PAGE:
ployment rate falling to 3.2 percentIn 1987beforerising to 4.0 percentin 1989.
                                *The Departmentof Labor divides the United Statesinto 10 regional areas(seefig. 1.1).



                                P8ge 3                                      GA0/IiBD60.116     Inermae in Child Labor Violationa
                     B239199




                     percent.” The increase in violations has occurred in all types of child
                     labor standards: hours, minimum age, and hazardous order restrictions.
                     The number of work-hour violations in fiscal year 1989 was three times
                     what it had been in fiscal year 1983 (over 15,000 compared with about
                     5,000), and the number of minimum age and hazardous order violations
                     doubled. Again, with some fluctuation, this growth has occurred in all
                     Labor regions and in most states. (Seep. 22.)

                     No comprehensive national work-related injury and illness data for
Children Are Being   minors exist. However, available evidence suggeststhat children are fre-
Injured, Sometimes   quently the victims of injuries in the workplace. Data provided to us by
Fatally, at Work     26 states show that in 1988, children under age 18 suffered over 31,500
                     work-related injuries and illnesses (seep. 25). (States differ in their defi-
                     nition of a reportable injury or illness.)
                     Our review of 29 child fatality casesinspected by OSHAin fiscal years
                     1987 and 1988 identified 11 casesthat Labor officials said probably
                     involved child labor violations and violations of health or safety stan-
                     dards. The fatalities in these 11 casesoccurred in activities covered by
                     agricultural and nonagricultural hazardous orders, such as roofing,
                     excavating, and using power-driven hoisting equipment and woodwork-
                     ing machinery, and minimum age standards. (Seep. 26.) We were only
                     able to confirm that 4 of the 11 caseswere referred by OSHAto state
                     labor departments or WHD for action on child labor violations (see pp.
                     28-29).




Labor Laws           with regard to referrals, and (2) increased penalties sufficient to deter
                     violations. Enforcement efforts might be improved by a greater empha-
                     sis on exchanging information about employers violating different agen-
                     cies’ laws. For example, OSHAcould refer casesinvolving potential child
                     labor violations to WHD or state labor departments, as it did in some,but
                     not all, of the fatality investigations we reviewed.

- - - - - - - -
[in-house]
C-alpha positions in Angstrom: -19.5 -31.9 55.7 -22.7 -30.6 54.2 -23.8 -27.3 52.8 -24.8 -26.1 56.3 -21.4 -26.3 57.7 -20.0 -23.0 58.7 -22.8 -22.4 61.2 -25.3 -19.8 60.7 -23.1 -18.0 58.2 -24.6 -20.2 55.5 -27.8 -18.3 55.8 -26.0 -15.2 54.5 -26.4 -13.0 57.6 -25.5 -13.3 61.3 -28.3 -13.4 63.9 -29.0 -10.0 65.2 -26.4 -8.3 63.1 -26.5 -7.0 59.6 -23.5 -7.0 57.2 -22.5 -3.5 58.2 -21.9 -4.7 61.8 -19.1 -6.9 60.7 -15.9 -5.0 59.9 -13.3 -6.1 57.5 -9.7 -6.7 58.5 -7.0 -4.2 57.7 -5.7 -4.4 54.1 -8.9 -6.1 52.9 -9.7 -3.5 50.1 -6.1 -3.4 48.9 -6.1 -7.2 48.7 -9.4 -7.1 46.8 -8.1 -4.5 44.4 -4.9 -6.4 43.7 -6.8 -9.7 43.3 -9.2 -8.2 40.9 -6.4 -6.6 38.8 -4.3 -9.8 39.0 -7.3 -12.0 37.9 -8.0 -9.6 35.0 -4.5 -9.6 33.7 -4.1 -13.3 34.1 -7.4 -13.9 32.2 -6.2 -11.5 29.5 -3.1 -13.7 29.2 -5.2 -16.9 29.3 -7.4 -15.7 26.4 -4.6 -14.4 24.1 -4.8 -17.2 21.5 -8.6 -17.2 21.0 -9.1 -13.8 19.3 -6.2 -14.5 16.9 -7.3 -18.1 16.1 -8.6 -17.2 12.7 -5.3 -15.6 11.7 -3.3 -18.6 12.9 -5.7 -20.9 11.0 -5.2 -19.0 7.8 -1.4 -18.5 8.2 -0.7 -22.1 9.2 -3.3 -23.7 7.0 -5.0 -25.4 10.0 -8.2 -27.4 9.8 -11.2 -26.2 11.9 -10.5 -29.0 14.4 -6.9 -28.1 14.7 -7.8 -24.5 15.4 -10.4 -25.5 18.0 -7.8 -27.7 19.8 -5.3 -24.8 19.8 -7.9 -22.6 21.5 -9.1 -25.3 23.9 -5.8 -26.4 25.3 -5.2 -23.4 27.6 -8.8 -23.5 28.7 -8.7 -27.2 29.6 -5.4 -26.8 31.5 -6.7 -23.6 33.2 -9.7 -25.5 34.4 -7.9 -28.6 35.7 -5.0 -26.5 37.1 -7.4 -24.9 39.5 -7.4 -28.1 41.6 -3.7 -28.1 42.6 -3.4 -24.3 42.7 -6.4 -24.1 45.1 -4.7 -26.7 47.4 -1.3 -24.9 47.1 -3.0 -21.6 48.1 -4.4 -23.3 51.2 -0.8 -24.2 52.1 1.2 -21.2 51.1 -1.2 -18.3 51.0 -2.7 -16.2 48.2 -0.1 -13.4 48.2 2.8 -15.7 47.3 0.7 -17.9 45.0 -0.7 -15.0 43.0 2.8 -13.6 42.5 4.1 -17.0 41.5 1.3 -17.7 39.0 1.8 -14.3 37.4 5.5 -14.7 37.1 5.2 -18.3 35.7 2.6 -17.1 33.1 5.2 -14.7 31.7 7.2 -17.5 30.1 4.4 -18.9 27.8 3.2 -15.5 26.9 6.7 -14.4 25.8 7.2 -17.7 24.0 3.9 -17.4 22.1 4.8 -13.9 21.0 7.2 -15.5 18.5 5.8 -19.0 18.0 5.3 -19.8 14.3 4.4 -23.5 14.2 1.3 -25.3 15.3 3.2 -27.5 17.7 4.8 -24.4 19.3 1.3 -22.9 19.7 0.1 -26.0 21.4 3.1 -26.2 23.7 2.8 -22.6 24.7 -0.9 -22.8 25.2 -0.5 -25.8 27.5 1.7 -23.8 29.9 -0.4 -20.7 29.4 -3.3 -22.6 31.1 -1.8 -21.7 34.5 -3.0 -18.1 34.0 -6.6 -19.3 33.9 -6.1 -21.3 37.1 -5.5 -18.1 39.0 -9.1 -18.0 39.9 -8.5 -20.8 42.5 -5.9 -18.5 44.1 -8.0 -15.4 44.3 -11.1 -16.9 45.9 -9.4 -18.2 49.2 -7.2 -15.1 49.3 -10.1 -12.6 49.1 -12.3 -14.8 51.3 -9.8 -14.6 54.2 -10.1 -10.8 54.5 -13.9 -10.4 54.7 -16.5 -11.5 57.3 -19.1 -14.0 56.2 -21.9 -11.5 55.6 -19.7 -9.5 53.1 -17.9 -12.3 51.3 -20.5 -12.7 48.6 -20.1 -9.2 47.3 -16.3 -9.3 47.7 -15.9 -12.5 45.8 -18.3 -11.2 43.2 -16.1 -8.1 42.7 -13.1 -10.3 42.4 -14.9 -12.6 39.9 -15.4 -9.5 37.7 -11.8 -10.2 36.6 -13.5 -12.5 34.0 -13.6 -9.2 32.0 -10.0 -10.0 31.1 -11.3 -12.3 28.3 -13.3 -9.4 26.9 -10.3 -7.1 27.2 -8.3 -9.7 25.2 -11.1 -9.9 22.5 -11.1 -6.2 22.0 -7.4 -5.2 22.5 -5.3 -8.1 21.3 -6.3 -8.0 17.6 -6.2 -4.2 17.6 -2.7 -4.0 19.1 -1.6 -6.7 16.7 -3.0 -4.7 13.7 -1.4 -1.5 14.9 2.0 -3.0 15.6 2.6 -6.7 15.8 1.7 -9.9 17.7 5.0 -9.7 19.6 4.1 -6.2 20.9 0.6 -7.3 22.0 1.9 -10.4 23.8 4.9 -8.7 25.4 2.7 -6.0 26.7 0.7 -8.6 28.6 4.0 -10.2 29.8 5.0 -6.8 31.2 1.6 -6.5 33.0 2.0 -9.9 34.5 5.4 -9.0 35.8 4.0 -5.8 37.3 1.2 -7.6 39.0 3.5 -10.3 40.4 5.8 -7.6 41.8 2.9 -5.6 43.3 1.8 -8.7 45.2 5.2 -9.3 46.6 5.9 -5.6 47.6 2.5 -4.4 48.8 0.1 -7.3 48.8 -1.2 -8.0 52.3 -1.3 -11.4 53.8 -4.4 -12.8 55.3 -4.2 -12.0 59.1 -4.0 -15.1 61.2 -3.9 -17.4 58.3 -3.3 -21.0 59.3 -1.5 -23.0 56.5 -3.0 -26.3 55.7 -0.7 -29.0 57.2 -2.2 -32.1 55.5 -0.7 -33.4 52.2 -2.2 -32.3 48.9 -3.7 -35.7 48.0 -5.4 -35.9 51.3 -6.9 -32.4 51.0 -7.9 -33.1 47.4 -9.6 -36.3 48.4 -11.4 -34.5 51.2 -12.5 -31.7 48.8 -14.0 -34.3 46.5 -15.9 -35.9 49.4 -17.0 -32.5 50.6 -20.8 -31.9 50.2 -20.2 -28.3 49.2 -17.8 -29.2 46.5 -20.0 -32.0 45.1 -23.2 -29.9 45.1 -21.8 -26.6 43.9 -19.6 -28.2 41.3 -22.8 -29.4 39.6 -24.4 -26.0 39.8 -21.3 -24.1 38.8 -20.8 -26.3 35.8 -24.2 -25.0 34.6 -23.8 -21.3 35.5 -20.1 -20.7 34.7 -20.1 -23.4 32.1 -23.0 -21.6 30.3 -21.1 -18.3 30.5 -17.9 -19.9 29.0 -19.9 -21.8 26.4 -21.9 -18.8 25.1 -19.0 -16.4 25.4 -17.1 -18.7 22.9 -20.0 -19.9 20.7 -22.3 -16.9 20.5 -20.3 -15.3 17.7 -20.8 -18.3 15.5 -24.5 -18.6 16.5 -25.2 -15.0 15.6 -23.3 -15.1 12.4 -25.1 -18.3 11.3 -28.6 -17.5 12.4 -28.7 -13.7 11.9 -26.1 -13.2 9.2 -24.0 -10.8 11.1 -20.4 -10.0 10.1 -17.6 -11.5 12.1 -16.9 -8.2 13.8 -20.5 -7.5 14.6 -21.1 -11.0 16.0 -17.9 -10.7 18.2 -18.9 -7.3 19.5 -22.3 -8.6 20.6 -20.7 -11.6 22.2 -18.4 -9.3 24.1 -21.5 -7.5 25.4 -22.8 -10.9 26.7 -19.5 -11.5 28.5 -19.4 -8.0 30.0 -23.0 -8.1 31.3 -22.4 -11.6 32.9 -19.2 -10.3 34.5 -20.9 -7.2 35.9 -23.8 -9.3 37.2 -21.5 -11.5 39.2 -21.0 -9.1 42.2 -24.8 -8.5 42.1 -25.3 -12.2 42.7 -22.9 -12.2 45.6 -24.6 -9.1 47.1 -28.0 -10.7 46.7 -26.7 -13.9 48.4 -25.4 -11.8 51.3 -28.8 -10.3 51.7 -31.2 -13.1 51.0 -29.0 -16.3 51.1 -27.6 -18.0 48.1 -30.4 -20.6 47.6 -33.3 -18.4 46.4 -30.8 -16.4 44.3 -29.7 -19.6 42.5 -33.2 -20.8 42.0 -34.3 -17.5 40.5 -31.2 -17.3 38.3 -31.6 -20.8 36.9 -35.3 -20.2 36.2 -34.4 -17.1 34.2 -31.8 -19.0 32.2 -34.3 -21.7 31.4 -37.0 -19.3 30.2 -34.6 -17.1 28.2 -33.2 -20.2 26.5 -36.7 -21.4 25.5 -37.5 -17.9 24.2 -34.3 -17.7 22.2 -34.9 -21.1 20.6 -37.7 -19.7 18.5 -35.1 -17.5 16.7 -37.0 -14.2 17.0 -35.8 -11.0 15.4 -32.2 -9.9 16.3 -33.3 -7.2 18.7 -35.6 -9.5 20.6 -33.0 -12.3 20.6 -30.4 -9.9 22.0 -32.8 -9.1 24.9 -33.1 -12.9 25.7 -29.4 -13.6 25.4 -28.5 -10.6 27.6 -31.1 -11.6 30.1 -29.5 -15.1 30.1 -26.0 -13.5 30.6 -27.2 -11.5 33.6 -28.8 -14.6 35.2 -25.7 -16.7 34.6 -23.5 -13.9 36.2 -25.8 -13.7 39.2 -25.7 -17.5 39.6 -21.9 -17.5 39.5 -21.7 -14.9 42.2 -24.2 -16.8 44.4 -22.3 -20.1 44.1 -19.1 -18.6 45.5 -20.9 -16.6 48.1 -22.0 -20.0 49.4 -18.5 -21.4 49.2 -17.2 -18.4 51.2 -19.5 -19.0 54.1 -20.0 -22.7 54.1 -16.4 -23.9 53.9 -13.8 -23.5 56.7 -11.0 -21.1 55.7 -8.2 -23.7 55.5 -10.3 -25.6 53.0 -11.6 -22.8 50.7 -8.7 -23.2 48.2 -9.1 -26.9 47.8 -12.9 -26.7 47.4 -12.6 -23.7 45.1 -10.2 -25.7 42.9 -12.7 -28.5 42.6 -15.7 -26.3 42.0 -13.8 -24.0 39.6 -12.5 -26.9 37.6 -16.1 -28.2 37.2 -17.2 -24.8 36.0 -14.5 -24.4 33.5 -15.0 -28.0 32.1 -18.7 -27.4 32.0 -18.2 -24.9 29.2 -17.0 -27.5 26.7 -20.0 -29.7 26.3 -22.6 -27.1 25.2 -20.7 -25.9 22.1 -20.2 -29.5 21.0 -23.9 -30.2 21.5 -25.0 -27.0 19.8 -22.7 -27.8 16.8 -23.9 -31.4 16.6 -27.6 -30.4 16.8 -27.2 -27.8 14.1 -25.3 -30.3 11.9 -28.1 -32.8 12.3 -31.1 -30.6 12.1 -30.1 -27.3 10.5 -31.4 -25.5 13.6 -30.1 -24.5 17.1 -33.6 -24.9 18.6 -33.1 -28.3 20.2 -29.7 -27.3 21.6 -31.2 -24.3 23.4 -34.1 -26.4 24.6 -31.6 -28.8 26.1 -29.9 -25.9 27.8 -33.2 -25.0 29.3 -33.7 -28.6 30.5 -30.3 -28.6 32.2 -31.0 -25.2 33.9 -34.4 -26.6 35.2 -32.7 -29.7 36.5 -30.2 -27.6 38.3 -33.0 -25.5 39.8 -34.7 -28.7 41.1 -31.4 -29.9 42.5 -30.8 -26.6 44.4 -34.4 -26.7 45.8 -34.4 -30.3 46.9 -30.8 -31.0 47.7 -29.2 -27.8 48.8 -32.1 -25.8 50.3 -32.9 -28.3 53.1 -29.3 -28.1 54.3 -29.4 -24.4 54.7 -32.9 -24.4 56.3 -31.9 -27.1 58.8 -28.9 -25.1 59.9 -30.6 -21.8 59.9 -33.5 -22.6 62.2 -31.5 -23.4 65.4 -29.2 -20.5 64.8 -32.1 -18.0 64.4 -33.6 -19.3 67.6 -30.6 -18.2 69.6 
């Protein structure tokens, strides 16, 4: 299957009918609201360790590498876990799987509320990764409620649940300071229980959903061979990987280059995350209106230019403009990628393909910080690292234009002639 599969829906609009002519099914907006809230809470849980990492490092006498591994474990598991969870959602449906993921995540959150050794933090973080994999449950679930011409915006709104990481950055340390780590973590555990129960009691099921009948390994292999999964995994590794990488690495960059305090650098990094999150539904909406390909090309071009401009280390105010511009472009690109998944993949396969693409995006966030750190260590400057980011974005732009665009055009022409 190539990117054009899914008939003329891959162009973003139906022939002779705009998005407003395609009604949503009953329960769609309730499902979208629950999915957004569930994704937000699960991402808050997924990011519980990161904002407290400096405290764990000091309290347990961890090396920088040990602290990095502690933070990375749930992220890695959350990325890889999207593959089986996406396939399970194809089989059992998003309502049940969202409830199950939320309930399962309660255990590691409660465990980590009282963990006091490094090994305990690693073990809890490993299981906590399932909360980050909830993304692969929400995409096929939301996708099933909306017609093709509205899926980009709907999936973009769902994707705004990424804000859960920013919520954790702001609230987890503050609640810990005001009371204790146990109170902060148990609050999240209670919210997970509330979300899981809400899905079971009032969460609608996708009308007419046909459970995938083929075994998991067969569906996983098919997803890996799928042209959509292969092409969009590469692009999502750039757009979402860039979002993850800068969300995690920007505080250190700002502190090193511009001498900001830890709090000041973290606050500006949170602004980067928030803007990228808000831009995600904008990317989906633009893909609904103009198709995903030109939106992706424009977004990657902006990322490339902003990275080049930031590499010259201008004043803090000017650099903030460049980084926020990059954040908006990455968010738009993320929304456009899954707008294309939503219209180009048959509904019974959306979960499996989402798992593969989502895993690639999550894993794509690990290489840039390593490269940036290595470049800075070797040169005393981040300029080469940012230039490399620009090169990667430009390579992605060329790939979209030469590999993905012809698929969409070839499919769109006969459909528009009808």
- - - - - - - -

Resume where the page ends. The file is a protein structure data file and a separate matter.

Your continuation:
5Thenumberof detectedviolations is slightly greaterthan the numberof illegally employedminors
                     becausea minor may be employedin violation of morethan one child labor standard.In fiscal year
                     1989,there were 1.1violations per illegally employedminor.
                     “U.S.GeneralAccountingOffice, “Sweatsho ” in the U.S.: inions on Their Extent and Possible
                     l$&-~t10p~;(GAO/HR6                           30 19S$and “Sweathops” in New York City: A
                               p e o a ationwide Problem(GA@kD&-IOlBR,         June 8,1989).



                     Pyle 4                                     GA0/IiRD99.116 ln-         in Child Labor Violationsi
                 B-239180




                 Labor has recently taken somesteps in this direction. In April 1990,
                 OSHA and the  Employment Standards Administration signed a memoran-
                 dum of understanding increasing interagency cooperation and facilitat-
                 ing the cross-referral of violations between CBHAinspectors and
                 Employment Standards Administration compliance officers.

                 We have also recommendedthat the Congressamend the Fair Labor
                 Standards Act to provide penalties that are sufficient to deter violations
                 of minimum wage, overtime, and recording requirements, for which in
                 most casesthere are no civil monetary penalties7 We believe that penal-
                 ties should also be sufficiently large to deter child labor violations.

                 Although there are specified penalties for child labor violations, the
                 maximum penalty of $1,000 has not been changed since 1974. Because
                 of inflation, a maximum $1,000 penalty in 1989 is worth only $428 in
                 1974 dollars (seep. 26). Moreover, in many cases,the penalty assessed
                 is far less than $1,000 and is further reduced through negotiations and
                 employer appeals to administrative law judges (seep. 26.)

                 Labor has acknowledged that the existing penalty structure has been
                 inadequate to deter child labor law violators, and announced on Febru-
                 ary 7, 1990, a new program of increased fines that it believes will better